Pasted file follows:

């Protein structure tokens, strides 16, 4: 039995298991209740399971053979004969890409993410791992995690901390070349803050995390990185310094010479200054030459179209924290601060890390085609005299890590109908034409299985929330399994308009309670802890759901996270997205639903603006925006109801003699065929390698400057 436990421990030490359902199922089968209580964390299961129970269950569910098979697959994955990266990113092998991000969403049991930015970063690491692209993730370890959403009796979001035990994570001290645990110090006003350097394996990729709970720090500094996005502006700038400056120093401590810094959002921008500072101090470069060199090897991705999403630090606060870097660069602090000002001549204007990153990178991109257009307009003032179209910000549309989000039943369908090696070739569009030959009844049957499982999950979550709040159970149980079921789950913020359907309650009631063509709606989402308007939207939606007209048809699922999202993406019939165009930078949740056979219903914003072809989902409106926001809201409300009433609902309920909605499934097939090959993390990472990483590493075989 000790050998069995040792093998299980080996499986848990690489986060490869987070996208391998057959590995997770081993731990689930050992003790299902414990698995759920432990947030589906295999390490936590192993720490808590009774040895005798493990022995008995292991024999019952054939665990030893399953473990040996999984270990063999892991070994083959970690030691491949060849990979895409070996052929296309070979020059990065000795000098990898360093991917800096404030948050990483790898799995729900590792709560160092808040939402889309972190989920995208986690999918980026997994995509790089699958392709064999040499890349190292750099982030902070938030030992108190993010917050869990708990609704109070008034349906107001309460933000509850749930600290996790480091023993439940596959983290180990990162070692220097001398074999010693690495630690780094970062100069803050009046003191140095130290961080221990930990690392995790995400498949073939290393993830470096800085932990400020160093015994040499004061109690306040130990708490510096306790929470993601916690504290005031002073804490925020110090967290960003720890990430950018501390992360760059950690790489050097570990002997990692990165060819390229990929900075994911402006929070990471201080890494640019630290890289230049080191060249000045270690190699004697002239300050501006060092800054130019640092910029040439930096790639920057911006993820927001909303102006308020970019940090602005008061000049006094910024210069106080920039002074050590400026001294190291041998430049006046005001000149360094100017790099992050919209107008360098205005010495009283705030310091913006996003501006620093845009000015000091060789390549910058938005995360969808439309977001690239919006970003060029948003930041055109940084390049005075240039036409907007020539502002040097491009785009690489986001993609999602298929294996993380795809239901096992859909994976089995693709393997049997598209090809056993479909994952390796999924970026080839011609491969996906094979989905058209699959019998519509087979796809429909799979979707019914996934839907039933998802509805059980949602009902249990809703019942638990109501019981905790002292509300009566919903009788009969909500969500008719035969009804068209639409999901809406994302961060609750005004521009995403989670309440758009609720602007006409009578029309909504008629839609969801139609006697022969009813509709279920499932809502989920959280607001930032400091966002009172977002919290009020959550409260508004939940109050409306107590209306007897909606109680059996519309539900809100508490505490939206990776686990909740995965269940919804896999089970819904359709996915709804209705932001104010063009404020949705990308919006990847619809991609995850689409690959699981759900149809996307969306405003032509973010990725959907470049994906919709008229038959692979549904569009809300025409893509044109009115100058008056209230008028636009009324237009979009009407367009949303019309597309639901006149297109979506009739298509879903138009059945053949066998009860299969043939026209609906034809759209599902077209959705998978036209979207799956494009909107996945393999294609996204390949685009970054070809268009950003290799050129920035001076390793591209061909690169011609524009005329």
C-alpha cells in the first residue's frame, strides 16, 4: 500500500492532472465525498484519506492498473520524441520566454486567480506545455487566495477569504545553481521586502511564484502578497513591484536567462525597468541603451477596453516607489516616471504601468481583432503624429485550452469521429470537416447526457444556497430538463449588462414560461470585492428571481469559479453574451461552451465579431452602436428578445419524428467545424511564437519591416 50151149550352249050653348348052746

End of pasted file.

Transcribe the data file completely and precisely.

């Protein structure tokens, strides 16, 4: 039995298991209740399971053979004969890409993410791992995690901390070349803050995390990185310094010479200054030459179209924290601060890390085609005299890590109908034409299985929330399994308009309670802890759901996270997205639903603006925006109801003699065929390698400057 436990421990030490359902199922089968209580964390299961129970269950569910098979697959994955990266990113092998991000969403049991930015970063690491692209993730370890959403009796979001035990994570001290645990110090006003350097394996990729709970720090500094996005502006700038400056120093401590810094959002921008500072101090470069060199090897991705999403630090606060870097660069602090000002001549204007990153990178991109257009307009003032179209910000549309989000039943369908090696070739569009030959009844049957499982999950979550709040159970149980079921789950913020359907309650009631063509709606989402308007939207939606007209048809699922999202993406019939165009930078949740056979219903914003072809989902409106926001809201409300009433609902309920909605499934097939090959993390990472990483590493075989 000790050998069995040792093998299980080996499986848990690489986060490869987070996208391998057959590995997770081993731990689930050992003790299902414990698995759920432990947030589906295999390490936590192993720490808590009774040895005798493990022995008995292991024999019952054939665990030893399953473990040996999984270990063999892991070994083959970690030691491949060849990979895409070996052929296309070979020059990065000795000098990898360093991917800096404030948050990483790898799995729900590792709560160092808040939402889309972190989920995208986690999918980026997994995509790089699958392709064999040499890349190292750099982030902070938030030992108190993010917050869990708990609704109070008034349906107001309460933000509850749930600290996790480091023993439940596959983290180990990162070692220097001398074999010693690495630690780094970062100069803050009046003191140095130290961080221990930990690392995790995400498949073939290393993830470096800085932990400020160093015994040499004061109690306040130990708490510096306790929470993601916690504290005031002073804490925020110090967290960003720890990430950018501390992360760059950690790489050097570990002997990692990165060819390229990929900075994911402006929070990471201080890494640019630290890289230049080191060249000045270690190699004697002239300050501006060092800054130019640092910029040439930096790639920057911006993820927001909303102006308020970019940090602005008061000049006094910024210069106080920039002074050590400026001294190291041998430049006046005001000149360094100017790099992050919209107008360098205005010495009283705030310091913006996003501006620093845009000015000091060789390549910058938005995360969808439309977001690239919006970003060029948003930041055109940084390049005075240039036409907007020539502002040097491009785009690489986001993609999602298929294996993380795809239901096992859909994976089995693709393997049997598209090809056993479909994952390796999924970026080839011609491969996906094979989905058209699959019998519509087979796809429909799979979707019914996934839907039933998802509805059980949602009902249990809703019942638990109501019981905790002292509300009566919903009788009969909500969500008719035969009804068209639409999901809406994302961060609750005004521009995403989670309440758009609720602007006409009578029309909504008629839609969801139609006697022969009813509709279920499932809502989920959280607001930032400091966002009172977002919290009020959550409260508004939940109050409306107590209306007897909606109680059996519309539900809100508490505490939206990776686990909740995965269940919804896999089970819904359709996915709804209705932001104010063009404020949705990308919006990847619809991609995850689409690959699981759900149809996307969306405003032509973010990725959907470049994906919709008229038959692979549904569009809300025409893509044109009115100058008056209230008028636009009324237009979009009407367009949303019309597309639901006149297109979506009739298509879903138009059945053949066998009860299969043939026209609906034809759209599902077209959705998978036209979207799956494009909107996945393999294609996204390949685009970054070809268009950003290799050129920035001076390793591209061909690169011609524009005329």
C-alpha cells in the first residue's frame, strides 16, 4: 500500500492532472465525498484519506492498473520524441520566454486567480506545455487566495477569504545553481521586502511564484502578497513591484536567462525597468541603451477596453516607489516616471504601468481583432503624429485550452469521429470537416447526457444556497430538463449588462414560461470585492428571481469559479453574451461552451465579431452602436428578445419524428467545424511564437519591416 50151149550352249050653348348052746